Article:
The Urban Consumer Price Index (CPI) is stabilizing, according to data released today by the Bureau of Labor Statistics (BLS) for May 2020. Prices declined by only 0.1% in May, compared to the more dramatic declines of 0.4% and 0.8% in March and April, respectively. Over the last 12 months, the all items index increased 0.1 percent before seasonal adjustment.
The CPI is the standard measure of the U.S. level of inflation. Most economists agree that a healthy economy should experience a stable, modest and positive level of inflation. Negative inflation (deflation) is considered an indicator of a struggling economy. Thus, this report of inflation heading toward positive territory is good news.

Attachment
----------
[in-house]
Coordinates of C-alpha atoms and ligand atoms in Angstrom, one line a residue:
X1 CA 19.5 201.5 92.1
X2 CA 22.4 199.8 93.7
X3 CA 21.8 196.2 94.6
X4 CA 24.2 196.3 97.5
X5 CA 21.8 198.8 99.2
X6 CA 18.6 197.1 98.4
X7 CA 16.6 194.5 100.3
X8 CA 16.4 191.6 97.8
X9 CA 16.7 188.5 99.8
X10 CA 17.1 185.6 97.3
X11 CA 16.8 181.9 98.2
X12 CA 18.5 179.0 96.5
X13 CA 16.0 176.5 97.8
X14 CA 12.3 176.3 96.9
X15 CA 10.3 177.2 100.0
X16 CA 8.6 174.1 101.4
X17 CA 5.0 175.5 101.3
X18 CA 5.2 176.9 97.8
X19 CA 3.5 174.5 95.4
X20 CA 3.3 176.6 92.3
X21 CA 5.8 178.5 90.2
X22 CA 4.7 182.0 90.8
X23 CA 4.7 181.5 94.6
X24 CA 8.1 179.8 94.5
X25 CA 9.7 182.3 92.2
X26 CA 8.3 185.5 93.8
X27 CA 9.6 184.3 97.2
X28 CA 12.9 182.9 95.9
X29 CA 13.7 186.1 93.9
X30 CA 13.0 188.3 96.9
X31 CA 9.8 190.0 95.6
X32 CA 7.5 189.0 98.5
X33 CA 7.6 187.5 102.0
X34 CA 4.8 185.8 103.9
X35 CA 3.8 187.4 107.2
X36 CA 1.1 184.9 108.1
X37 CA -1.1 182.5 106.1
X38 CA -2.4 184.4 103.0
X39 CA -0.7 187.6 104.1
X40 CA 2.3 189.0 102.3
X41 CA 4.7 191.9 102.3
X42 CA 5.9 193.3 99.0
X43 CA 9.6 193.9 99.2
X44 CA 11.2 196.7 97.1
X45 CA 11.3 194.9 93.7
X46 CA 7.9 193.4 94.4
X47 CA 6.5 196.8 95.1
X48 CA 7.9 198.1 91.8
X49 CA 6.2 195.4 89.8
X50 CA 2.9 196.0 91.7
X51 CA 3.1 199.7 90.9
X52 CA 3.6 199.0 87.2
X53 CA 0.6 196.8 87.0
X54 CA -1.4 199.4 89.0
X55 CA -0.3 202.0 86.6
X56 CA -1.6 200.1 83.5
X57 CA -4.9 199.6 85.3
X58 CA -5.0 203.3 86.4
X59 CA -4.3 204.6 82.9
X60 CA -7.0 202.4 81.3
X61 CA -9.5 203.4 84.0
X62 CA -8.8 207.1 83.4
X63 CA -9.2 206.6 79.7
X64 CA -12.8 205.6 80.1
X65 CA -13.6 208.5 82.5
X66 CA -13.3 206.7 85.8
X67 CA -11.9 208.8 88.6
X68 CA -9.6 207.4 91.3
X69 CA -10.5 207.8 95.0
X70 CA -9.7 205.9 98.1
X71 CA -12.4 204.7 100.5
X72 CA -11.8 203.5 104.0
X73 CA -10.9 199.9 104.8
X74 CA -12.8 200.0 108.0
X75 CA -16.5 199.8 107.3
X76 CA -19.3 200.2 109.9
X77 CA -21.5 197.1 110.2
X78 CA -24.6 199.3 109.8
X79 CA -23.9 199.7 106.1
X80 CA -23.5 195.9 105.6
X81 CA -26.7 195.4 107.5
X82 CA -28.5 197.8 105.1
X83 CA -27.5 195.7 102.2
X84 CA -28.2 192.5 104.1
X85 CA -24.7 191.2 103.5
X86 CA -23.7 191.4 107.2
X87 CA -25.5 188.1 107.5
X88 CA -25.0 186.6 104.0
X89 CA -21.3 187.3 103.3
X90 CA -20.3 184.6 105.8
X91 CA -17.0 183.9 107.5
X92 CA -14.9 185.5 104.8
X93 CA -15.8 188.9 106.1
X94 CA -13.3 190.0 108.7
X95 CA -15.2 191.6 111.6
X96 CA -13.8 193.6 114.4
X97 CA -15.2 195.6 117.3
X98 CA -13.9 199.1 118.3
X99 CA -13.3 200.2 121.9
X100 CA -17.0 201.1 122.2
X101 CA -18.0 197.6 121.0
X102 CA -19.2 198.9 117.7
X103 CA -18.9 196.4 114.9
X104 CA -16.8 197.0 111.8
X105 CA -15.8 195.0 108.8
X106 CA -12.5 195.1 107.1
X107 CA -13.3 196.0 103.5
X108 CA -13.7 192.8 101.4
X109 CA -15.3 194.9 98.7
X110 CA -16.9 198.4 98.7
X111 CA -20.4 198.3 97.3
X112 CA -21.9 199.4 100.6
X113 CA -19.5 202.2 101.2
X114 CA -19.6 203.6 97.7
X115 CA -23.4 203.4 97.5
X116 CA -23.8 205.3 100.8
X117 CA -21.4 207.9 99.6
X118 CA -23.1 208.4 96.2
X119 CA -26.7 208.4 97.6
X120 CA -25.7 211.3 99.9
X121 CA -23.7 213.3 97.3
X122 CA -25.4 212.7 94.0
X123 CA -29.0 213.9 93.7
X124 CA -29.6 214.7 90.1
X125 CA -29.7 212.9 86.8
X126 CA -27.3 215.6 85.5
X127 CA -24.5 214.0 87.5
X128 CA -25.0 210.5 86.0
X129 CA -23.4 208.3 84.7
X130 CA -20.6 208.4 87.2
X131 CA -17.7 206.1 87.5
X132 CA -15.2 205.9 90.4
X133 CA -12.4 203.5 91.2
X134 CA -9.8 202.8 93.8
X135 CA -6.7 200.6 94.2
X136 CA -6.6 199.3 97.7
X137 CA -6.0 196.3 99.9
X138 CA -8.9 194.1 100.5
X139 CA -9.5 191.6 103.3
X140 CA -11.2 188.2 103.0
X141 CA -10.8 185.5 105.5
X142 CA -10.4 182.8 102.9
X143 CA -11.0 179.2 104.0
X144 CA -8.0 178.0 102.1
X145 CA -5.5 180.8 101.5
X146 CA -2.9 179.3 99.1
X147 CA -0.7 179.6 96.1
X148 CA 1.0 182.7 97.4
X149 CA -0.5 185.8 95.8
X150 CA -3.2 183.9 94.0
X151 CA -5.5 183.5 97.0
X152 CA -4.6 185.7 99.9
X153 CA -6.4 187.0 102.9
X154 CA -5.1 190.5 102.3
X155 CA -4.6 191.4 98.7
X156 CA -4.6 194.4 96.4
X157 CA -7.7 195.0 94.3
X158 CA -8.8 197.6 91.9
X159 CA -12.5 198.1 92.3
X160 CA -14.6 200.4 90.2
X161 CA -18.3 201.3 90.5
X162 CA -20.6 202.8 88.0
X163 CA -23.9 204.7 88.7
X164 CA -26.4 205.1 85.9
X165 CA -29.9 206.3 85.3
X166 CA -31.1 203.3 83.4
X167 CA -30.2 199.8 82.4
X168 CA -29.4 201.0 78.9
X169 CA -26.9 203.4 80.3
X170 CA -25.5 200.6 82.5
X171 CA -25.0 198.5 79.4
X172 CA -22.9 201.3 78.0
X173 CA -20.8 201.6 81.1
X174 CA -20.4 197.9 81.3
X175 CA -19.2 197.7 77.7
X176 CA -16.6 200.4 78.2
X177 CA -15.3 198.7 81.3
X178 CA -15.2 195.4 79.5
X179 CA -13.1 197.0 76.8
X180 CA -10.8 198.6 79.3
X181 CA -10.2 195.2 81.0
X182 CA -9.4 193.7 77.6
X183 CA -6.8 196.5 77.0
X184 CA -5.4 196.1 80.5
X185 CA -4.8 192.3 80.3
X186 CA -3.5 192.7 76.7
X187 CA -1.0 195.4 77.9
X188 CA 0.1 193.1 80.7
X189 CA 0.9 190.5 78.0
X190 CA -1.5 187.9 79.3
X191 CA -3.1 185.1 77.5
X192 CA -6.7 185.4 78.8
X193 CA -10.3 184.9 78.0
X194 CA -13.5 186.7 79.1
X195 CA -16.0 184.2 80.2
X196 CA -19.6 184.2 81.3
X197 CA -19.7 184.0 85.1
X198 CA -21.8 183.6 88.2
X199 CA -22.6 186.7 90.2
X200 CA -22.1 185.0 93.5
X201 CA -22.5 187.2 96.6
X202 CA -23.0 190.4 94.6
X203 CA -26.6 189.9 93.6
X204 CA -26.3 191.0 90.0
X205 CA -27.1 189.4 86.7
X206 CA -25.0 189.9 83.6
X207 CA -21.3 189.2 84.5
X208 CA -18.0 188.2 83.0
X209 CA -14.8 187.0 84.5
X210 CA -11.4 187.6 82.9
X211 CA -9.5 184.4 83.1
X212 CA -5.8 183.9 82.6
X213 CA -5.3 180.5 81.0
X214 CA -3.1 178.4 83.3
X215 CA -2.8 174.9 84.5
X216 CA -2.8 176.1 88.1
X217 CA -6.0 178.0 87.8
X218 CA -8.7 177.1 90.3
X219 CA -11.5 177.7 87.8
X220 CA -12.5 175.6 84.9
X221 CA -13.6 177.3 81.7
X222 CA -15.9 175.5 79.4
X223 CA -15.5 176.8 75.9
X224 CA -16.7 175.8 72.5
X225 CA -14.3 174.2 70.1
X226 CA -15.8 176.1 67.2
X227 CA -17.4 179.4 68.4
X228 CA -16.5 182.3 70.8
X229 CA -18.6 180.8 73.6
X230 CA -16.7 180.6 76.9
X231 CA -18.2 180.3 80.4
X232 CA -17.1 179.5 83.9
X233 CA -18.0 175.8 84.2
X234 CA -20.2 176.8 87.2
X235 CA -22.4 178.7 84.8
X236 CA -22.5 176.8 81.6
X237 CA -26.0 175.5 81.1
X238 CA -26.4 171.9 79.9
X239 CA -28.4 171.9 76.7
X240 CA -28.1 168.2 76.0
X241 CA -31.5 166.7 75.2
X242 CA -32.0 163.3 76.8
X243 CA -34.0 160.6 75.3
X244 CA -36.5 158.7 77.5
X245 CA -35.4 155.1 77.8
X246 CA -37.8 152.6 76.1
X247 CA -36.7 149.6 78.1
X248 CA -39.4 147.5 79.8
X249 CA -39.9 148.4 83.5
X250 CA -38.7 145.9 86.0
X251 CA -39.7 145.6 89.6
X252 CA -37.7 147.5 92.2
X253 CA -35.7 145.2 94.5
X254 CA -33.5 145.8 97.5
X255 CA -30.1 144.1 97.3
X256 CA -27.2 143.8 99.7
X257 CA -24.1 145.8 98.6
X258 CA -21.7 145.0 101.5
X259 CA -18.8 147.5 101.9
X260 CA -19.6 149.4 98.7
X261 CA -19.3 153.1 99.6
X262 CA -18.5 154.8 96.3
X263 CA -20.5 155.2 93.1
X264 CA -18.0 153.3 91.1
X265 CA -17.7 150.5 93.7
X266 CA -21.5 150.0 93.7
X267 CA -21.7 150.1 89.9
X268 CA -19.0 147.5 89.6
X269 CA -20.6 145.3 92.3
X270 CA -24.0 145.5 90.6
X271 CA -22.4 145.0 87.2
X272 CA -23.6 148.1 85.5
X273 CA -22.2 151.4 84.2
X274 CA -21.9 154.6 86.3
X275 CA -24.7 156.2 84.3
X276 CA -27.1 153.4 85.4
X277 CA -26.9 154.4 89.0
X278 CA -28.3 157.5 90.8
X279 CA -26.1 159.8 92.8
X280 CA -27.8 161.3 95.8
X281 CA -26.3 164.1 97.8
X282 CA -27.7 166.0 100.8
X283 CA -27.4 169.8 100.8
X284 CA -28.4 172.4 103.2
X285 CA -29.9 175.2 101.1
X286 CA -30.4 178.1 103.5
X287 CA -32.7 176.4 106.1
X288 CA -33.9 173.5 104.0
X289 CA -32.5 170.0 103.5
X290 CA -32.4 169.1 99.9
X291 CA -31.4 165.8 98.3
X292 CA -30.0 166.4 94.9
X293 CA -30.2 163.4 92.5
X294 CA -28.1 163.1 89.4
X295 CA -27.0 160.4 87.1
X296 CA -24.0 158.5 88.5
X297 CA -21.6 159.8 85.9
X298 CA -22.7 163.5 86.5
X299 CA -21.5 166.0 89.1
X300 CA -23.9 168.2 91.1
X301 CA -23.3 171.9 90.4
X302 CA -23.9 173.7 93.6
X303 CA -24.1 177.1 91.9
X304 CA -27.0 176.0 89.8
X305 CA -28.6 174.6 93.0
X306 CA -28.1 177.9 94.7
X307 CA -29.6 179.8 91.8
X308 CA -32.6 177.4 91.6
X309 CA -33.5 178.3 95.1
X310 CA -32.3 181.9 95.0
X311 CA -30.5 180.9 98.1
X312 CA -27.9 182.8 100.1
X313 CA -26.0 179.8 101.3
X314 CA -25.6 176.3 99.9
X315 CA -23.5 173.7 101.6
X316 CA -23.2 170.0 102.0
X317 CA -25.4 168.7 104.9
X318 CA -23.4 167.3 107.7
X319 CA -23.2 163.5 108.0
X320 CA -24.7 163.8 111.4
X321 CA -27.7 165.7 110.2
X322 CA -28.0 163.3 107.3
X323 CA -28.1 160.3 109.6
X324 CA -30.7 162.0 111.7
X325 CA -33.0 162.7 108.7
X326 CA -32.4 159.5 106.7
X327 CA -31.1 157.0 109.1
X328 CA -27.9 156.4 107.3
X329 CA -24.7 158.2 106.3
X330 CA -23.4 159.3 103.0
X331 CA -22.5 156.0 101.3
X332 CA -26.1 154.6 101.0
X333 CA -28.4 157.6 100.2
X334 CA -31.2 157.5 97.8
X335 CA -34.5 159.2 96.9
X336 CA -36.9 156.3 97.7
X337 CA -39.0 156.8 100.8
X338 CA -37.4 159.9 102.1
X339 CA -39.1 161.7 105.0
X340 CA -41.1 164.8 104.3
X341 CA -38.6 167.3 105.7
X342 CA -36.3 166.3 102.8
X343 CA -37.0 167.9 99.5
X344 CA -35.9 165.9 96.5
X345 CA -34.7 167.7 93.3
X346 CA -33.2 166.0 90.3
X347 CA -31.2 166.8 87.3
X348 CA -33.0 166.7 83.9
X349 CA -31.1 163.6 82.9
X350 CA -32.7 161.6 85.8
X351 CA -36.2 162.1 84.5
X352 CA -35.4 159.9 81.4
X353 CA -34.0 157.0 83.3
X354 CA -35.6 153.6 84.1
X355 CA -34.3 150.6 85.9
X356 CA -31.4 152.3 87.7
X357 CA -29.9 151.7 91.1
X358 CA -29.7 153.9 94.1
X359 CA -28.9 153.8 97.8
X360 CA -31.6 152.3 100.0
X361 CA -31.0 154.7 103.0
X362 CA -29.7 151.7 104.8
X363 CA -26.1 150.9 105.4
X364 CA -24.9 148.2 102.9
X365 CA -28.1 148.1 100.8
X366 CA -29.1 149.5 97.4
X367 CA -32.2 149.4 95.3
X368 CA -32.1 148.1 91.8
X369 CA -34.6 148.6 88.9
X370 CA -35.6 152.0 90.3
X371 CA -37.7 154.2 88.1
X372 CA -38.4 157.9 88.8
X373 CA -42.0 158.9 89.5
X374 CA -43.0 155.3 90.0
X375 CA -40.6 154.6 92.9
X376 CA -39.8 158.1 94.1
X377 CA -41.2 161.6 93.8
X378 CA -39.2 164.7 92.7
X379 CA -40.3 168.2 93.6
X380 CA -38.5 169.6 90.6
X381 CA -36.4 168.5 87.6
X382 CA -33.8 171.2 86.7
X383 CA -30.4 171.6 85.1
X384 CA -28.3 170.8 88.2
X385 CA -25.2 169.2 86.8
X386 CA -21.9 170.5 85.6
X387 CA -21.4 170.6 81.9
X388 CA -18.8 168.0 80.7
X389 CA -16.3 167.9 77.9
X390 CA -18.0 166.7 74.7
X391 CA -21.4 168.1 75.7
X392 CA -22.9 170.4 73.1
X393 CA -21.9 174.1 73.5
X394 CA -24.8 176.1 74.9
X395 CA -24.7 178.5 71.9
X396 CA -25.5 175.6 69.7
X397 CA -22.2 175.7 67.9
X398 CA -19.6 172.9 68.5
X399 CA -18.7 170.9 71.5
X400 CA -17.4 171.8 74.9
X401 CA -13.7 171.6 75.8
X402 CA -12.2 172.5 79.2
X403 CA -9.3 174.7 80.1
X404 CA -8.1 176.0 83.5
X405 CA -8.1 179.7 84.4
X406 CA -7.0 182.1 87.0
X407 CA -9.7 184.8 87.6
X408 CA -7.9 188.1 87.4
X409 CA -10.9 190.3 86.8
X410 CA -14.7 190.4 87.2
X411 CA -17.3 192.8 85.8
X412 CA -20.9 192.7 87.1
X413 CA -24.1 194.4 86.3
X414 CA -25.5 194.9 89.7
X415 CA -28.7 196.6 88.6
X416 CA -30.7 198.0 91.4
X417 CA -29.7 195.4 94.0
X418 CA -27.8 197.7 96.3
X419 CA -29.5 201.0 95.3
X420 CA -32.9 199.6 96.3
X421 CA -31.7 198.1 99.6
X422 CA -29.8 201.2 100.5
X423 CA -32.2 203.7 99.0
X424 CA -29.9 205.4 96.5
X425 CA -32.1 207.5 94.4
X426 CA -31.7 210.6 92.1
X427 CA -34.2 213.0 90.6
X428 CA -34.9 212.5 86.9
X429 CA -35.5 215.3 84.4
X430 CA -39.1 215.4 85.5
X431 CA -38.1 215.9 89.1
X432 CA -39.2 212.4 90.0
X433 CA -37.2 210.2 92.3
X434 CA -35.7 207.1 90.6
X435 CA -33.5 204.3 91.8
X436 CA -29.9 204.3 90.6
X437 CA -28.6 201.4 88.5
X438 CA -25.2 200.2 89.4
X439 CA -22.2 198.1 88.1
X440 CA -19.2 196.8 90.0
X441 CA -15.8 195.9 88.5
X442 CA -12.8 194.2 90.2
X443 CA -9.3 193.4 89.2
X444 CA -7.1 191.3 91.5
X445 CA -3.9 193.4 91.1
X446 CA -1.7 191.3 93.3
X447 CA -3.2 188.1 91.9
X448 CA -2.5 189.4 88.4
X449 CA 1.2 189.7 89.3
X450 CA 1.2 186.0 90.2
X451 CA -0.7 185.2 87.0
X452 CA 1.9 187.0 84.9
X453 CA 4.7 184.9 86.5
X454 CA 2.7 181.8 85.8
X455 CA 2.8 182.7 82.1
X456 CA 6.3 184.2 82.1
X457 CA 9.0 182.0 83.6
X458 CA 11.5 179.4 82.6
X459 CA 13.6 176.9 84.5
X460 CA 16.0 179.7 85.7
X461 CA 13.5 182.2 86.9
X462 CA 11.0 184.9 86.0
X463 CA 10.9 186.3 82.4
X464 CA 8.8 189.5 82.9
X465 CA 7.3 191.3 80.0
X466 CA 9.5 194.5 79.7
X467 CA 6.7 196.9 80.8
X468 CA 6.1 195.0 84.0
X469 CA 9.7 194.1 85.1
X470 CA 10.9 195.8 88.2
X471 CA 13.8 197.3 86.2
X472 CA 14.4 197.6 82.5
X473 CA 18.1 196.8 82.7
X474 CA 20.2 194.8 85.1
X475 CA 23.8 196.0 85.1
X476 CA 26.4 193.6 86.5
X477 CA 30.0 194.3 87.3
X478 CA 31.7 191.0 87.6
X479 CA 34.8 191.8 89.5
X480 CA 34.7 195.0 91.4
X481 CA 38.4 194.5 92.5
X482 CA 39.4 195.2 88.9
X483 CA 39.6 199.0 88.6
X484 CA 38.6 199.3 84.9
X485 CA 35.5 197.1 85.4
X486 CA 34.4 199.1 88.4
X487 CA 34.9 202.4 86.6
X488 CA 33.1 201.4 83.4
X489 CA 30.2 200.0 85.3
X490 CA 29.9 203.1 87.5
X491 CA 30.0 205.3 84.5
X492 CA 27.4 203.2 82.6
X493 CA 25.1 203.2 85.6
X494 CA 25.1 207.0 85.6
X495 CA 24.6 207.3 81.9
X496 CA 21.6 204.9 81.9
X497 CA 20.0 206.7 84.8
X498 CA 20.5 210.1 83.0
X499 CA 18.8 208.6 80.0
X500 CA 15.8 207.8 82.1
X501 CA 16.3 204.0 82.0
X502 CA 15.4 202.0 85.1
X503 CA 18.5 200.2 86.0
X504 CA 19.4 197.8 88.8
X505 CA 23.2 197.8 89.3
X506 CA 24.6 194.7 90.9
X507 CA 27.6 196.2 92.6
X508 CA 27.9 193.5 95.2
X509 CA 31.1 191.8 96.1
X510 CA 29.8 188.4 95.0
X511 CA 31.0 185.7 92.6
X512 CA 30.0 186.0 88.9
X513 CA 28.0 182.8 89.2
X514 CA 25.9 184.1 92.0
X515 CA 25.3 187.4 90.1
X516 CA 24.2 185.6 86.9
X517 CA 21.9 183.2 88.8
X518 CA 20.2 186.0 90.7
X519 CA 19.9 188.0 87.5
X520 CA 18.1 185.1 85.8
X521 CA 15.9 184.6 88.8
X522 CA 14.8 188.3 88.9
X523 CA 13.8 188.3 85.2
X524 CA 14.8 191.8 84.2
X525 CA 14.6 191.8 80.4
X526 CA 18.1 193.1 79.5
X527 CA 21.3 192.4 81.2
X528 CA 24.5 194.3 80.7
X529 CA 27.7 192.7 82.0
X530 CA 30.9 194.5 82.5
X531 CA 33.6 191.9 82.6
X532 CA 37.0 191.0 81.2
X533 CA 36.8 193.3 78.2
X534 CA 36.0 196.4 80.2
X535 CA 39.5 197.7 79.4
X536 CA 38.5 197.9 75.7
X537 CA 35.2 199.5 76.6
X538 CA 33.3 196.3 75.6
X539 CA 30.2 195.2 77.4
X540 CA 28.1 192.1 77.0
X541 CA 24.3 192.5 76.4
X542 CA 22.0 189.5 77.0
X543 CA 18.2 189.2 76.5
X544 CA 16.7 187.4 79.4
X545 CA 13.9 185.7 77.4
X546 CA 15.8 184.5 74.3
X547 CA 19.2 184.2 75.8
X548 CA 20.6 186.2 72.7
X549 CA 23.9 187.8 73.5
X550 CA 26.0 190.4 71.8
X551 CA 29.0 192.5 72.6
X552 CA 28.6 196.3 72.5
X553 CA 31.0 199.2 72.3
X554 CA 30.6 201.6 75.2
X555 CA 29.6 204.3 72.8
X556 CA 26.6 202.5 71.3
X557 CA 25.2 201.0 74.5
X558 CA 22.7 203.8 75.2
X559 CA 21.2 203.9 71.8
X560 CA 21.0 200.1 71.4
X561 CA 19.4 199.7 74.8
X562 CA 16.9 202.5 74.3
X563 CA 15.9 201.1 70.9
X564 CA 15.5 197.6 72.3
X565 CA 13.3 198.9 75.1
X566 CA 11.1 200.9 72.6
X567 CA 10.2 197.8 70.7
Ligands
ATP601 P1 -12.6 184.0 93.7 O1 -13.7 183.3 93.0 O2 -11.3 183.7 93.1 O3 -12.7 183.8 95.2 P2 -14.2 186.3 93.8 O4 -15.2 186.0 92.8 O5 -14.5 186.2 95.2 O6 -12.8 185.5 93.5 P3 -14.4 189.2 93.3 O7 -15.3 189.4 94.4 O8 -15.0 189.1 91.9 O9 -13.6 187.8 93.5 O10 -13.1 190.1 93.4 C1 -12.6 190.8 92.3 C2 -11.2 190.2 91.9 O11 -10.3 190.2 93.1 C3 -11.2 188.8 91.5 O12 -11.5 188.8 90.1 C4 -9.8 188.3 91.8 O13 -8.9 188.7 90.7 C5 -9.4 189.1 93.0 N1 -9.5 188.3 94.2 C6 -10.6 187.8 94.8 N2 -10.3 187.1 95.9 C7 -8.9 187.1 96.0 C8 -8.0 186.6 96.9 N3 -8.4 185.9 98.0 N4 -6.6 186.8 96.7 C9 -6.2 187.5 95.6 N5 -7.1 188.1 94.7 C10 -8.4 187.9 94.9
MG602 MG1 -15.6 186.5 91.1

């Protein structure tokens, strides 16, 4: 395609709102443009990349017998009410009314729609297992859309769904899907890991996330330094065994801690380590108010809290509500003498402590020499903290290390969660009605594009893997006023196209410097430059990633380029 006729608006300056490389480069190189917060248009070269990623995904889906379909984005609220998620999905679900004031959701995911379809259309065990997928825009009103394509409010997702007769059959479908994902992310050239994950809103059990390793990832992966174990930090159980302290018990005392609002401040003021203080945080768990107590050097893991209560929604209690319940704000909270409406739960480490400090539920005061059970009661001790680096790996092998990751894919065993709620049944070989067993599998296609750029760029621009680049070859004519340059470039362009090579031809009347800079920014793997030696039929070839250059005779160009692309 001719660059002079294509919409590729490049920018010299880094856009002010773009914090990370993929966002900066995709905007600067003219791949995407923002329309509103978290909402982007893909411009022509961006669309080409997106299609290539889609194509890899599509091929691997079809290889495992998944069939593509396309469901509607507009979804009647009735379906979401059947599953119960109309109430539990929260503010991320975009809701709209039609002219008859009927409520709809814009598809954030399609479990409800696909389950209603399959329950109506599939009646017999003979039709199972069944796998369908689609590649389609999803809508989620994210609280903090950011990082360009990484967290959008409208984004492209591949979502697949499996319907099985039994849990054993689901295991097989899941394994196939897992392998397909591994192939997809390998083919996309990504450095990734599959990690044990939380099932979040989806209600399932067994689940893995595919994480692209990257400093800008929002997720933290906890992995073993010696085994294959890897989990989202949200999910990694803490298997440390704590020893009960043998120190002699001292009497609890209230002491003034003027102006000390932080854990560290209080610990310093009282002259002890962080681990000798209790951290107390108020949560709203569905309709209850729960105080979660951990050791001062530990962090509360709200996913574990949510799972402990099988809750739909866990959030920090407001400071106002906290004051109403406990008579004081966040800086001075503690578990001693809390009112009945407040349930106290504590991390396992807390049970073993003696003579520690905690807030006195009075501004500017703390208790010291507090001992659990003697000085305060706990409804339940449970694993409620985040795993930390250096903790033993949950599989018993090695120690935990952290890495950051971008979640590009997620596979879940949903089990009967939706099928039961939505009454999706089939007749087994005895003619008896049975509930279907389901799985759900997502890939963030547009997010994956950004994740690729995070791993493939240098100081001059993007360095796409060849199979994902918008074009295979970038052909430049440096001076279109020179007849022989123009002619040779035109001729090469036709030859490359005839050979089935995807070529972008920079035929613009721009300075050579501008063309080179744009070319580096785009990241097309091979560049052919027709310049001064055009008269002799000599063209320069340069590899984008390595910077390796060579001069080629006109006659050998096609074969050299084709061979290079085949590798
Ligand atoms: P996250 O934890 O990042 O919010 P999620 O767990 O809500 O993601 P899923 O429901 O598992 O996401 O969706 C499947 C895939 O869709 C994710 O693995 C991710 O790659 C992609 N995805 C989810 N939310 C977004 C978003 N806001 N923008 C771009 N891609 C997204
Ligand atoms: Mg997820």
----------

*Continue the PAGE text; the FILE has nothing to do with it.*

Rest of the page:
The big losers in May prices were Fuel Oil (-6.3%), Transportation Services (-3.6%), Gasoline (-3.5%) and Apparel (3.5%). The big winner in May was Food and Home with a positive 1% price increase, bolstered by increased demand that was driven by the stay at home orders.
The Consumer Price Index measures the change in prices paid by consumers for goods and services. The CPI reflects spending patterns for each of two population groups: all urban consumers and urban wage earners and clerical workers. The all urban consumer group represents about 93 percent of the total U.S. population, therefore it is considered a reasonably accurate representation of the behavior of prices nationwide.
Dr. Everett is a finance professor at the Pepperdine Graziadio Business School, where he teaches entrepreneurial finance and private capital markets.